Hey Ladies and Gentlemen!
Here’s our first guest in the blog series about the craft of writing (or pseudo-NaNoWriMo 😉 )
Please welcome with me author Liv Rancourt, who’s going to talk to you a little about an author’s voice today.
She’s a lively writer and her preferred genre is romance, often teamed up with some real hot vamps. Her newest release The Santa Drag is a chick-lit, and just right for the holiday season.
But enough of me talking. Liv…it’s your audience now.
Thanks, Piper, for the chance to be a guest on your blog. I very much appreciate it.
What is Voice?
Voice is one of those things that a new-ish writer worries about, but often has a difficult time defining. In fact, I had a little bit of trouble defining it, despite the fact that it was my idea to write this post. I wandered around the internet and here’s what I learned. Voice is the result of each individual author’s style of combining words. Wikipedia compares Voice with the different instruments in an orchestra. You can tell the difference between a flute and a tuba, right? In the same way the reader recognizes differences between authors.
To use a different image, Voice is sort of a written thumbprint, a distinctive way each author has of combining words. To give you an idea of how it works, here are the first lines from two very different novels:
- “Sometimes you get up in the morning and you know it’s going to be one of those days. No toothpaste left in the tube, no toilet paper on the cardboard roll, hot water cuts out halfway through your shower, and someone’s left a monkey on your doorstep.” (Plum Spooky, Janet Evanovich)
- “It is a truth universally acknowledged, that a single man in possession of a good fortune, must be in want of a wife.
However little known the feelings or views of such a man may be on his first entering a neighborhood, this truth is so well fixed in the minds of the surrounding families, that he is considered as the rightful property of someone or other of their daughters.” (Pride & Prejudice, Jane Austen)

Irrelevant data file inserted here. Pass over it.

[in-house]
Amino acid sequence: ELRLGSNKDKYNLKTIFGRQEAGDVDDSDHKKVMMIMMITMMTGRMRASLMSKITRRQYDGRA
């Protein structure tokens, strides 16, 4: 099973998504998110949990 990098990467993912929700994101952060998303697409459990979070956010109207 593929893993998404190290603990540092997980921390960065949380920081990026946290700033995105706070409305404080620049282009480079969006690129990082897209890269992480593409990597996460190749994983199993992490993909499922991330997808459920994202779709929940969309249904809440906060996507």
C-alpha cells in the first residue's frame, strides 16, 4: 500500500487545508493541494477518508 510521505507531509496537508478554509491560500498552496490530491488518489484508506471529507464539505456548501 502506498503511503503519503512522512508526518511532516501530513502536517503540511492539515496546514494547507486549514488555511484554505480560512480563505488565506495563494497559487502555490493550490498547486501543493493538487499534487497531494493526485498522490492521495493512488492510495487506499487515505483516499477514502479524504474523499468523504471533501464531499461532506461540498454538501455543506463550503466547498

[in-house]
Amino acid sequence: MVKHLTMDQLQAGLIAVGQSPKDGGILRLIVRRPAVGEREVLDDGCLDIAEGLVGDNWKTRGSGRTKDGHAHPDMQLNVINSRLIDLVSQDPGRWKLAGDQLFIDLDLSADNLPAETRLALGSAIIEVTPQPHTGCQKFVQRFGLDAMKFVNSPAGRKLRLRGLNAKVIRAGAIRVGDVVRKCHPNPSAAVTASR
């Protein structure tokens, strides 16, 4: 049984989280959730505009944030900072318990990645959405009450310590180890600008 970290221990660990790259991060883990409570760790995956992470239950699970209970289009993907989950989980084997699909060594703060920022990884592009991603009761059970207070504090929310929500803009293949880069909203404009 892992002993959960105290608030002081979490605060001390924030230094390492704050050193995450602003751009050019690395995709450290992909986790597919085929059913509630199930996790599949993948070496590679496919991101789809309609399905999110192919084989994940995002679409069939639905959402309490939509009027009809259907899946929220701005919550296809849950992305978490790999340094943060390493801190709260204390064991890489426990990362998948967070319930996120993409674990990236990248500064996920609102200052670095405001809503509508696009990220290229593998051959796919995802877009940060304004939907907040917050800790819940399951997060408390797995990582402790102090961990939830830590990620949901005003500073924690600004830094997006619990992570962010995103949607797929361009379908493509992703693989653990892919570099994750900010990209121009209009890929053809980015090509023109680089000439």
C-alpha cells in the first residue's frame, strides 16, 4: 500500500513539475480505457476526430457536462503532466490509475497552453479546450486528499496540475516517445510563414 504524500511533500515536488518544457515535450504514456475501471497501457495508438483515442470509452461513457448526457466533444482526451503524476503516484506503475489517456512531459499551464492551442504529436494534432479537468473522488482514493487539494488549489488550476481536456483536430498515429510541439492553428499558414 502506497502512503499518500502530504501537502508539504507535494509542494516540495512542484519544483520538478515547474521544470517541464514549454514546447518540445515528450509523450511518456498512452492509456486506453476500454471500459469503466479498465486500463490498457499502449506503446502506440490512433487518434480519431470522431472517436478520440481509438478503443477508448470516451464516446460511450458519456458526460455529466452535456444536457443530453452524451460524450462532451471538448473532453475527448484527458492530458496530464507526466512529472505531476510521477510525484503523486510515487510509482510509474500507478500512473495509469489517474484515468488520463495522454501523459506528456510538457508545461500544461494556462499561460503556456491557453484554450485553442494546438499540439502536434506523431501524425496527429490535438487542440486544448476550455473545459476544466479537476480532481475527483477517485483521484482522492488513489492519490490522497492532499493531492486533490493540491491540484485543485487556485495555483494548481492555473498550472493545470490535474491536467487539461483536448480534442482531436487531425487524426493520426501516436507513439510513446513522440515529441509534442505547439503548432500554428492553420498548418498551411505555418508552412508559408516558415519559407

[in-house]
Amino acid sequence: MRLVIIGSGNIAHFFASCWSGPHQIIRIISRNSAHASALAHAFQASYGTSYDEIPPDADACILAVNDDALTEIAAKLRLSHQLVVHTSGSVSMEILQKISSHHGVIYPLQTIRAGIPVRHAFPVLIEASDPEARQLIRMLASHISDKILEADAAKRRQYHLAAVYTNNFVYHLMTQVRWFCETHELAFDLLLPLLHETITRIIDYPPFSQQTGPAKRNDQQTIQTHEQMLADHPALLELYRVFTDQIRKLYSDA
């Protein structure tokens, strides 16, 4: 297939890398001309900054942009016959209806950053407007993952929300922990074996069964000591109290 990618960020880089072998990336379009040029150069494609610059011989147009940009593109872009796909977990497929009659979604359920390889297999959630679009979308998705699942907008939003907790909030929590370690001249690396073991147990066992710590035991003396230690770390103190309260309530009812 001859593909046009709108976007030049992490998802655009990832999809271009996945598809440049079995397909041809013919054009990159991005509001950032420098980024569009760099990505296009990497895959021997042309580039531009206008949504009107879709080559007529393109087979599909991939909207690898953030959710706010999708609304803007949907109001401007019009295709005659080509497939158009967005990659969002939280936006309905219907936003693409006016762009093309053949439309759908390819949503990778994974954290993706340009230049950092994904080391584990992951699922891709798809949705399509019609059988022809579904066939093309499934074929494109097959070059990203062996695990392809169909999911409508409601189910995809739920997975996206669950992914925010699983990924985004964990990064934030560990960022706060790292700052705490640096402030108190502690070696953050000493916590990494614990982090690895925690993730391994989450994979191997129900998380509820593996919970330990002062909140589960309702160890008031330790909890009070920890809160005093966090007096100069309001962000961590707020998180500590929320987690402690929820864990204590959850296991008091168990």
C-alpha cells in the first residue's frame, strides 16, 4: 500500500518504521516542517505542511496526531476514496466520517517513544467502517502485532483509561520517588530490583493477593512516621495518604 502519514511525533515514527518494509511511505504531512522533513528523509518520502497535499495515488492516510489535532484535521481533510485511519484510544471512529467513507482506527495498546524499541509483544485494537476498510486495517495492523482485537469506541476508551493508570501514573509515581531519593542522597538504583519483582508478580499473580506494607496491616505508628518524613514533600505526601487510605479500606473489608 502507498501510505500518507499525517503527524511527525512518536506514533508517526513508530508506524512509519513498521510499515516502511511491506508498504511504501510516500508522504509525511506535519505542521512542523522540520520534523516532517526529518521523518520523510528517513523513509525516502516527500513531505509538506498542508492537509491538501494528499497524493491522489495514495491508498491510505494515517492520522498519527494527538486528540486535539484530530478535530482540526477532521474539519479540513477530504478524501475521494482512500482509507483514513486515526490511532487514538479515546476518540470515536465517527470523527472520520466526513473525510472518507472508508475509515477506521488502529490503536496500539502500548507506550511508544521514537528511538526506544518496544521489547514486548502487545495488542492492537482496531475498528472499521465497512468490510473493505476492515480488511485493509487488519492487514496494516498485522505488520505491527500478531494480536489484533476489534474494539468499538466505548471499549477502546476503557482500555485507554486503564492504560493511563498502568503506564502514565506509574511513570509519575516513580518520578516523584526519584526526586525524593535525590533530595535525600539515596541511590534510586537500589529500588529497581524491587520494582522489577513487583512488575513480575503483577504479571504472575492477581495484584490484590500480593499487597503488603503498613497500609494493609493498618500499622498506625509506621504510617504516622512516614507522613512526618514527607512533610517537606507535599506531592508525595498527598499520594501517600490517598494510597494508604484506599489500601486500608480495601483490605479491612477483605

Granted, you would expect these two authors to sound very different, but here’s the thing: in each case, you get an image of what kind of person the narrator is as you read those short clips.
If you look at these two examples, there are as many similarities as there are differences. Both start out with broad opening statements,“…it’s going to be one of those days,” vs. “…a single man…must be in want of a wife.” They both go on to use concrete details to support those statements, and then finish up with a stroke of humor. It’s the voice that separates them. To borrow the Wikipedia imagery, Ms. Austen is the cello, and Ms. Evanovich is the trumpet. With cymbals. Or maybe a kazoo.
It’s as easy…and as hard…as that. The way every writer combines words to make stories creates their voice, which gives the reader a sense of who the narrator is. In time, your writing voice will become as recognizable as, well, your speaking voice and to an extent readers will like your work – or not – because of how they respond to your voice. But don’t freak out or anything. YOU have a voice. You do. And you can develop it.
By writing. Write regularly. Try different styles and see what fits. You have to try different things to see what works best for you. After a while you’ll see patterns and have little “a-ha!” moments when you realize that one way of doing things really does work better for you than another.
I had a singing teacher once who made us study the great jazz vocalists and learn to copy them, figuring that when we were out doing our own thing, we could borrow a phrase from Billie Holiday or a lick from Ella Fitzgerald when we needed them. No one’s every going to accuse me of sounding like one of these masters, but I learned from them, and you can do something similar. Read widely and study what you like about a particular author. Then write. Regularly and often. That’s all it takes to cultivate a voice that marks a piece as distinctively YOU.
Tambourine and all.